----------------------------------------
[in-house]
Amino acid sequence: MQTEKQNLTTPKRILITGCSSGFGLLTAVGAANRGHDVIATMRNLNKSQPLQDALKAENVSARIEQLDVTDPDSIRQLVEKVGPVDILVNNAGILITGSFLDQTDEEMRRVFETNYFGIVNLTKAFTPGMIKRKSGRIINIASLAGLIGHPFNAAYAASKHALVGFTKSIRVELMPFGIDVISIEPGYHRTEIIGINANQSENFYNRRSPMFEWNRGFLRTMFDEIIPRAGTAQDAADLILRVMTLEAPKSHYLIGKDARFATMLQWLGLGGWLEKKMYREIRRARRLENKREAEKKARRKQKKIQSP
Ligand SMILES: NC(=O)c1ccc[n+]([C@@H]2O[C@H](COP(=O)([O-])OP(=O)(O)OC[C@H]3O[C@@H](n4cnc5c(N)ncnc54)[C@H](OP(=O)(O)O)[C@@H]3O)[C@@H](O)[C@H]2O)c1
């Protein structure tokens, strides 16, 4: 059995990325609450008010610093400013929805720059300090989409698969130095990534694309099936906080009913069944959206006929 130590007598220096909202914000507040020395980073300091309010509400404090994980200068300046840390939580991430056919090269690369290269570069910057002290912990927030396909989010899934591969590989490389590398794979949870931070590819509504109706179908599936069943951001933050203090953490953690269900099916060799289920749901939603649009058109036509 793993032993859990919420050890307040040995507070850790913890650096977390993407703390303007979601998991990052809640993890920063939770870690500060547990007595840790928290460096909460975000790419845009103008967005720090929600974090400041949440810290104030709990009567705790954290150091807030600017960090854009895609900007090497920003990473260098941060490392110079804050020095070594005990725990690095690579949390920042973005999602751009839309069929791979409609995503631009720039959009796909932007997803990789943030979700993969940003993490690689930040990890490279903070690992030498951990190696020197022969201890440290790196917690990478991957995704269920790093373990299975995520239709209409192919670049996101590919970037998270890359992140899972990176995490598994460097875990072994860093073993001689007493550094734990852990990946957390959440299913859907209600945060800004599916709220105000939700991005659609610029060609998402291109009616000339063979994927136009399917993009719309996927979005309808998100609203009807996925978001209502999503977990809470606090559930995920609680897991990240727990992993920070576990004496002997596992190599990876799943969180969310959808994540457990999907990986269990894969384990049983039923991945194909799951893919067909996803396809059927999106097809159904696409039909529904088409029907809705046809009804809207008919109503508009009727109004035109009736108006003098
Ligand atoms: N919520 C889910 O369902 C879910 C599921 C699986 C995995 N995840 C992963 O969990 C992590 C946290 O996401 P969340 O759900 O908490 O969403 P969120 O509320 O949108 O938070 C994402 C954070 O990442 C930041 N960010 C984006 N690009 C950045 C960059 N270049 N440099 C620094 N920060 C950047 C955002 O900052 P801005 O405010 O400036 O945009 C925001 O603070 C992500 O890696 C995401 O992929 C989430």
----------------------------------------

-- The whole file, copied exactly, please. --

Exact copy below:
[in-house]
Amino acid sequence: MQTEKQNLTTPKRILITGCSSGFGLLTAVGAANRGHDVIATMRNLNKSQPLQDALKAENVSARIEQLDVTDPDSIRQLVEKVGPVDILVNNAGILITGSFLDQTDEEMRRVFETNYFGIVNLTKAFTPGMIKRKSGRIINIASLAGLIGHPFNAAYAASKHALVGFTKSIRVELMPFGIDVISIEPGYHRTEIIGINANQSENFYNRRSPMFEWNRGFLRTMFDEIIPRAGTAQDAADLILRVMTLEAPKSHYLIGKDARFATMLQWLGLGGWLEKKMYREIRRARRLENKREAEKKARRKQKKIQSP
Ligand SMILES: NC(=O)c1ccc[n+]([C@@H]2O[C@H](COP(=O)([O-])OP(=O)(O)OC[C@H]3O[C@@H](n4cnc5c(N)ncnc54)[C@H](OP(=O)(O)O)[C@@H]3O)[C@@H](O)[C@H]2O)c1
């Protein structure tokens, strides 16, 4: 059995990325609450008010610093400013929805720059300090989409698969130095990534694309099936906080009913069944959206006929 130590007598220096909202914000507040020395980073300091309010509400404090994980200068300046840390939580991430056919090269690369290269570069910057002290912990927030396909989010899934591969590989490389590398794979949870931070590819509504109706179908599936069943951001933050203090953490953690269900099916060799289920749901939603649009058109036509 793993032993859990919420050890307040040995507070850790913890650096977390993407703390303007979601998991990052809640993890920063939770870690500060547990007595840790928290460096909460975000790419845009103008967005720090929600974090400041949440810290104030709990009567705790954290150091807030600017960090854009895609900007090497920003990473260098941060490392110079804050020095070594005990725990690095690579949390920042973005999602751009839309069929791979409609995503631009720039959009796909932007997803990789943030979700993969940003993490690689930040990890490279903070690992030498951990190696020197022969201890440290790196917690990478991957995704269920790093373990299975995520239709209409192919670049996101590919970037998270890359992140899972990176995490598994460097875990072994860093073993001689007493550094734990852990990946957390959440299913859907209600945060800004599916709220105000939700991005659609610029060609998402291109009616000339063979994927136009399917993009719309996927979005309808998100609203009807996925978001209502999503977990809470606090559930995920609680897991990240727990992993920070576990004496002997596992190599990876799943969180969310959808994540457990999907990986269990894969384990049983039923991945194909799951893919067909996803396809059927999106097809159904696409039909529904088409029907809705046809009804809207008919109503508009009727109004035109009736108006003098
Ligand atoms: N919520 C889910 O369902 C879910 C599921 C699986 C995995 N995840 C992963 O969990 C992590 C946290 O996401 P969340 O759900 O908490 O969403 P969120 O509320 O949108 O938070 C994402 C954070 O990442 C930041 N960010 C984006 N690009 C950045 C960059 N270049 N440099 C620094 N920060 C950047 C955002 O900052 P801005 O405010 O400036 O945009 C925001 O603070 C992500 O890696 C995401 O992929 C989430």